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Yum Brands on Thursday warned that its 2020 results could fall short of its long-term outlook as the Wuhan coronavirus outbreak weighs on sales in China and Pizza Hut struggles to turnaround its U.S. business.
Shares of the company slid more than 4% in morning trading.
“While Yum’s business model is highly diversified such that the impact on our financial performance will not be as significant as what many companies will experience, this will certainly be a headwind for 2020,” CEO David Gibbs told analysts.
Yum’s long-term outlook includes annual same-store sales growth in a range of 2% to 3% and net new restaurant growth of 4%.
Here’s what the company reported, compared with what Wall Street was expecting based on a survey of analysts by Refinitiv:
- Earnings per share: $1, adjusted, vs. $1.13 expected
- Revenue: $1.69 billion, vs. $1.66 billion expected
- Same-store sales: 2%, vs. 2.3% expected
Taco Bell’s parent company reported fiscal fourth-quarter net income of $488 million, or $1.58 per share, up from $334 million, or $1.04 per share, a year earlier.
The company’s minority stake in Grubhub trimmed earnings per share by 5 cents. Grubhub struggled in 2019 as fierce competition with DoorDash, Uber Eats and Postmates put pressure on its business.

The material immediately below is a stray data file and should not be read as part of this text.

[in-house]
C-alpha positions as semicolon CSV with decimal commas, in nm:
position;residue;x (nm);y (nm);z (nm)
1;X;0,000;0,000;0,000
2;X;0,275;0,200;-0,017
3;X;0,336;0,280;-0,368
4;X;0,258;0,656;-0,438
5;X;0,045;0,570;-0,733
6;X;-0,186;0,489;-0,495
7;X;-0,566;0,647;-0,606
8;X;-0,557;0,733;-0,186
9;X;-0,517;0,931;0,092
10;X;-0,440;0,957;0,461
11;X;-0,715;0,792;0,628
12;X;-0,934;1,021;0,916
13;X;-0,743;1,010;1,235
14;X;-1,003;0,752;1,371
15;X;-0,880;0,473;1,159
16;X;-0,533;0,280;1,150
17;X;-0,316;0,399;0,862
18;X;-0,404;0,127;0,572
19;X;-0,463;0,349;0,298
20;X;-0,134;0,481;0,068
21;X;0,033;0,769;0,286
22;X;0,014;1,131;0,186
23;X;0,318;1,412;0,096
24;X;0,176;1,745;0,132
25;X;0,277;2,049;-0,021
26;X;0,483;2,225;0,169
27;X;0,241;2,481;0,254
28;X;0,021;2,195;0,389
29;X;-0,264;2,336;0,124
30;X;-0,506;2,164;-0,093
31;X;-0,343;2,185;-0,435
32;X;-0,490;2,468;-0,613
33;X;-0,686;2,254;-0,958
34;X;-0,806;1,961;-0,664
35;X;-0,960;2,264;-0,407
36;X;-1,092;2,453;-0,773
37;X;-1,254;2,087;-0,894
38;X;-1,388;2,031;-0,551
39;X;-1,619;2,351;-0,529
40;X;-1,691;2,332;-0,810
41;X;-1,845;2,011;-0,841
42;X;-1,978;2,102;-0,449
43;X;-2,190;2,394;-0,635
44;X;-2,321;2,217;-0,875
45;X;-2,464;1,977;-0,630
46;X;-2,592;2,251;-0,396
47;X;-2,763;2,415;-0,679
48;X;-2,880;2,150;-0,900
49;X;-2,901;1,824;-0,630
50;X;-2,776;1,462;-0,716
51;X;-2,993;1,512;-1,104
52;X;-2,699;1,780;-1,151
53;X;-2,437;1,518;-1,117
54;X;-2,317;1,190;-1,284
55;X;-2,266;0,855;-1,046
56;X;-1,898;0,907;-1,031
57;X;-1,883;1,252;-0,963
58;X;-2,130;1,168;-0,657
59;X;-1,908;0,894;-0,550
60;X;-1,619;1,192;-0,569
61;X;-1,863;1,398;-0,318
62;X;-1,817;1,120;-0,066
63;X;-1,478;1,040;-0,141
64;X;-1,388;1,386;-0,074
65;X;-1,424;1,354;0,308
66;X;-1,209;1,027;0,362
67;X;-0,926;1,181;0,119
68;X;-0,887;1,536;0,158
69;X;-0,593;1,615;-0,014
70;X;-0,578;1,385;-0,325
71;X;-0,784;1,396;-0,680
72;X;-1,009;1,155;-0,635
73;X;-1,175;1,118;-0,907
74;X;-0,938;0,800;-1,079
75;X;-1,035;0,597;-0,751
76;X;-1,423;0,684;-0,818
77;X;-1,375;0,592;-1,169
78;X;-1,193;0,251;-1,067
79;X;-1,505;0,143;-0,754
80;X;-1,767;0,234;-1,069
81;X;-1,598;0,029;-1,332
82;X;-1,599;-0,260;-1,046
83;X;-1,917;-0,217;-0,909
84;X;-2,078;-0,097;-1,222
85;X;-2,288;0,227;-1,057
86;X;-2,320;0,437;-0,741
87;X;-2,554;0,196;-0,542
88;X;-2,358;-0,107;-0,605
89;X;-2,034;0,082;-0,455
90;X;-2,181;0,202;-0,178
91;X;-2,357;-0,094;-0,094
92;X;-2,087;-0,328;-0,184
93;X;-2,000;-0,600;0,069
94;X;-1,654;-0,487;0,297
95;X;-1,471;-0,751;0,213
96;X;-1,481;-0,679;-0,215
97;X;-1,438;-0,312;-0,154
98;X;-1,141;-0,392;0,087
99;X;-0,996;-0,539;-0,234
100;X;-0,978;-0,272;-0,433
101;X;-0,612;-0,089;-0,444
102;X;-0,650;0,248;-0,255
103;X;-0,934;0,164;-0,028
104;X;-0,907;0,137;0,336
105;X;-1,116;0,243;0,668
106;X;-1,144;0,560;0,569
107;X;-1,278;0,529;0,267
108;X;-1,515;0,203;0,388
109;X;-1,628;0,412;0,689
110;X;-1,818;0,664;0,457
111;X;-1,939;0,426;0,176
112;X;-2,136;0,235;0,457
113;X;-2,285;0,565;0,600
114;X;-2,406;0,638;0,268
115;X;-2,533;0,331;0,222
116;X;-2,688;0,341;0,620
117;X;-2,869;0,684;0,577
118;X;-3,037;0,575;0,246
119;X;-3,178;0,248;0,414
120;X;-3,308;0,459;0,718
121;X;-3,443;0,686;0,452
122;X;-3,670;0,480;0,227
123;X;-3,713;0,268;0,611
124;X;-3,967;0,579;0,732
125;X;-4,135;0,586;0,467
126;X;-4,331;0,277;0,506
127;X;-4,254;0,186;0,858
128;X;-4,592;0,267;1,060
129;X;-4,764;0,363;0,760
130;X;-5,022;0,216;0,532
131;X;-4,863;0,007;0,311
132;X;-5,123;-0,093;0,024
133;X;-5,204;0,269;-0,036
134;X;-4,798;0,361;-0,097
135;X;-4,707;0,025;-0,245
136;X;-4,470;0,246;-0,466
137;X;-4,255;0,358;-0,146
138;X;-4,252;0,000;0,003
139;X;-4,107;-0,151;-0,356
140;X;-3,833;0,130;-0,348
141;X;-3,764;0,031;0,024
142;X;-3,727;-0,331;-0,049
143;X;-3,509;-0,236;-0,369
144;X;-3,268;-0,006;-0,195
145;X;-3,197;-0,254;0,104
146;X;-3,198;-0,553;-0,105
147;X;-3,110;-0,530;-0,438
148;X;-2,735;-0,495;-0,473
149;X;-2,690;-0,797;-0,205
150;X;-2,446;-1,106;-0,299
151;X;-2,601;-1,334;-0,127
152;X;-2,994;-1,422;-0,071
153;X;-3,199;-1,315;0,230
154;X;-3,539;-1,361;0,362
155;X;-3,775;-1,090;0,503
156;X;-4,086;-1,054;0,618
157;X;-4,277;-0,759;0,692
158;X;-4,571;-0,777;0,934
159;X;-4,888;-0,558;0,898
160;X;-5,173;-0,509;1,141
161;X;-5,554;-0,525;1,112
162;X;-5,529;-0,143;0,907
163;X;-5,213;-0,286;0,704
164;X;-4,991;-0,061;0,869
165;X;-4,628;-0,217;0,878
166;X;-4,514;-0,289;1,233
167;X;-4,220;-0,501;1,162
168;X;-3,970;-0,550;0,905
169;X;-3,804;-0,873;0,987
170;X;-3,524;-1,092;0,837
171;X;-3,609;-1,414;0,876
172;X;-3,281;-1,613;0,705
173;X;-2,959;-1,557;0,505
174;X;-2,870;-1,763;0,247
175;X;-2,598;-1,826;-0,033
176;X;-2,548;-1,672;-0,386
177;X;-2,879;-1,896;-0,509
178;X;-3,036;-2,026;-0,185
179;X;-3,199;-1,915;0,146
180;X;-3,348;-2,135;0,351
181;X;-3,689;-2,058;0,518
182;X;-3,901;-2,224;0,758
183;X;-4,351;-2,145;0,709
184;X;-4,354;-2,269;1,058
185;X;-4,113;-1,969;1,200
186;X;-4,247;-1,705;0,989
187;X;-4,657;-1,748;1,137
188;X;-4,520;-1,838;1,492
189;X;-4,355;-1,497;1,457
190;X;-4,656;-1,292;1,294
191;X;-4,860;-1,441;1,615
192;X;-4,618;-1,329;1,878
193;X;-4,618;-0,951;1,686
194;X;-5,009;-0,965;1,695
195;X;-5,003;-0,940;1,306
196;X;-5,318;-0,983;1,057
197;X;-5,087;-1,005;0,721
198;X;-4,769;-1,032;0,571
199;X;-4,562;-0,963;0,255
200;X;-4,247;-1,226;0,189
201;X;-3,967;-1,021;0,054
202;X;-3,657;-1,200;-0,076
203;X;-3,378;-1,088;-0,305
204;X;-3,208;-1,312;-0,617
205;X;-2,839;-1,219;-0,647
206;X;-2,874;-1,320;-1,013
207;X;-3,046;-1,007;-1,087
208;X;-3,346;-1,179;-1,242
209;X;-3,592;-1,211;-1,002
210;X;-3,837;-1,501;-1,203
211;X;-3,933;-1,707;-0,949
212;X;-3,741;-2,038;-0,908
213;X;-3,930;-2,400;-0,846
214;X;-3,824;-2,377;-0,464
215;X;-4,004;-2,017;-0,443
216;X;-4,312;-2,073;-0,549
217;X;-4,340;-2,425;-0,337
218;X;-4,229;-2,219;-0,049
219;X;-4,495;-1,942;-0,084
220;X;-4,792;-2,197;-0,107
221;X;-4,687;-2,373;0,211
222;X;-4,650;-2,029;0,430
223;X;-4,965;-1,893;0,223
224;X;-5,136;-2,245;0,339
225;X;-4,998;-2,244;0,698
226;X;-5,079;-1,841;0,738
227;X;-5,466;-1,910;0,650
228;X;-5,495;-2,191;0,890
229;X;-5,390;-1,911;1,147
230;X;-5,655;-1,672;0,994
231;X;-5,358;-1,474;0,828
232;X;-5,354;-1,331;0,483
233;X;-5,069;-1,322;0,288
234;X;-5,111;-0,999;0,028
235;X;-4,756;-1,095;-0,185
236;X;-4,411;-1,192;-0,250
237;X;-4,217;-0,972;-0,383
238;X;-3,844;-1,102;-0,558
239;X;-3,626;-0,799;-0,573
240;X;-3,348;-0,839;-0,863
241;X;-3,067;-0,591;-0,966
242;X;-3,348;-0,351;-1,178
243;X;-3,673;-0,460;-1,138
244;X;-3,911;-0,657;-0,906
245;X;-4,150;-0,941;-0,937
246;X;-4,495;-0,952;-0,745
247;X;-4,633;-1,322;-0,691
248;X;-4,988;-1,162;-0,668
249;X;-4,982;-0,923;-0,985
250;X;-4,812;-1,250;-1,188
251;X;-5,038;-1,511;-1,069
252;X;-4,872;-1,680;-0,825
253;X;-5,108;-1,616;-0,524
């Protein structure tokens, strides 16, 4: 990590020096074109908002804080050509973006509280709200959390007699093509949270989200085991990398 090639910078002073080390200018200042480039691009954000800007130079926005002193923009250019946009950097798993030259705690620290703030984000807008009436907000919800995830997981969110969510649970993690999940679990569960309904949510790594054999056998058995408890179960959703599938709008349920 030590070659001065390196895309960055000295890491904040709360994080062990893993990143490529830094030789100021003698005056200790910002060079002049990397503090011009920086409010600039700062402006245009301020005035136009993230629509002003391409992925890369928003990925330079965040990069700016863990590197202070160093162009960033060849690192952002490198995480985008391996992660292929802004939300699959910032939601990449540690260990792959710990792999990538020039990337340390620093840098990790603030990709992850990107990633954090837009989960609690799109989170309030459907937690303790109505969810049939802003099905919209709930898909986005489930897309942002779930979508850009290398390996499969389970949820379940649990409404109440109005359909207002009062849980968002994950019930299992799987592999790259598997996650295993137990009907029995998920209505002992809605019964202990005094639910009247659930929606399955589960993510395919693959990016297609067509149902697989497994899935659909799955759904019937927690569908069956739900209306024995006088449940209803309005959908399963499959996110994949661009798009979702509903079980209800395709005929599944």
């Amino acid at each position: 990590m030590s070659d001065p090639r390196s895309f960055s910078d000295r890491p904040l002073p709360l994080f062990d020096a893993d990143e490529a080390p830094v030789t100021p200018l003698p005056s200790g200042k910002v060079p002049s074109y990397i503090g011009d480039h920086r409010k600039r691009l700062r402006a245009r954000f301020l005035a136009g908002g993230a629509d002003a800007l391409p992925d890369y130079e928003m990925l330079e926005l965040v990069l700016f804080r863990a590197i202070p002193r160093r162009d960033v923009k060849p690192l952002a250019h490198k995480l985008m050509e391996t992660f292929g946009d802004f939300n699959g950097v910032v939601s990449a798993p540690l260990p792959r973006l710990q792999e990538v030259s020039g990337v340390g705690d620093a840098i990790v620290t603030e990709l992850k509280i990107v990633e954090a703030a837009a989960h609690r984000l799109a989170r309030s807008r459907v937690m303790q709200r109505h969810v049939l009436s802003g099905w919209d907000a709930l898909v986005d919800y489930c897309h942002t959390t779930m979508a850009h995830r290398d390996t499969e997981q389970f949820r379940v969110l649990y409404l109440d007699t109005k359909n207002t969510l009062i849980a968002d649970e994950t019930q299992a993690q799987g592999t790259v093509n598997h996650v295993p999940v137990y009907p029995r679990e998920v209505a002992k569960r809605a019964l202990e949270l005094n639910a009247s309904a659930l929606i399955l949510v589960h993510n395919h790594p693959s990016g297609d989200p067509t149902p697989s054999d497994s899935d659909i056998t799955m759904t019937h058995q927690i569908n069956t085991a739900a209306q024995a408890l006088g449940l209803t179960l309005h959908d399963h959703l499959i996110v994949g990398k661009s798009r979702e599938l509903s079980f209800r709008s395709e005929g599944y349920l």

Excluding refranchising gains and other items, Yum earned $1 per share, missing the $1.13 per share expected by analysts surveyed by Refinitiv.
Net sales rose 9% to $1.69 billion, topping expectations of $1.66 billion. The company reported same-store sales growth across KFC, Pizza Hut and Taco Bell of 2%.
Yum announced in January that it would be adding a fourth brand to its portfolio: Habit Restaurants, which owns the Habit Burger Grill. The acquisition is expected to close in the second quarter.
Pizza Hut was once again the laggard during the quarter. Same-store sales at the pizza chain fell 2%, a steeper drop than expected by analysts. In the U.S., same-store sales fell even further, declining by 4%. Gibbs said Thursday that the company has named Kevin Hochman, who led KFC’s turnaround in its home market as its U.S. president, as the interim president of Pizza Hut’s U.S. division.
KFC’s same-store sales increased by 3%, even as Popeyes Louisiana Kitchen’s chicken sandwich returned to restaurants permanently in November. Taco Bell’s same-store sales grew by 4% in the fourth quarter.
On Wednesday, Yum China, which was spun off in 2016, warned that the Wuhan coronavirus will likely “materially affect” its 2020 sales and profits. The Chinese licensee of KFC and Pizza Hut said it could report an operating loss in the first quarter. China is KFC’s largest market by systemwide sales and Pizza Hut’s second largest.
Gibbs told analysts that he has been in regular contact with Joey Wat, the chief executive of Yum China.
Yum China has temporarily closed about a third of its restaurants in the country, and those still open have seen sales drop dramatically. Same-store sales during the Lunar New Year holiday fell by 40% to 50% from a year ago. In response, Yum China has rolled out “contactless delivery” so customers do not have to engage with employees to pick up their food from a restaurant.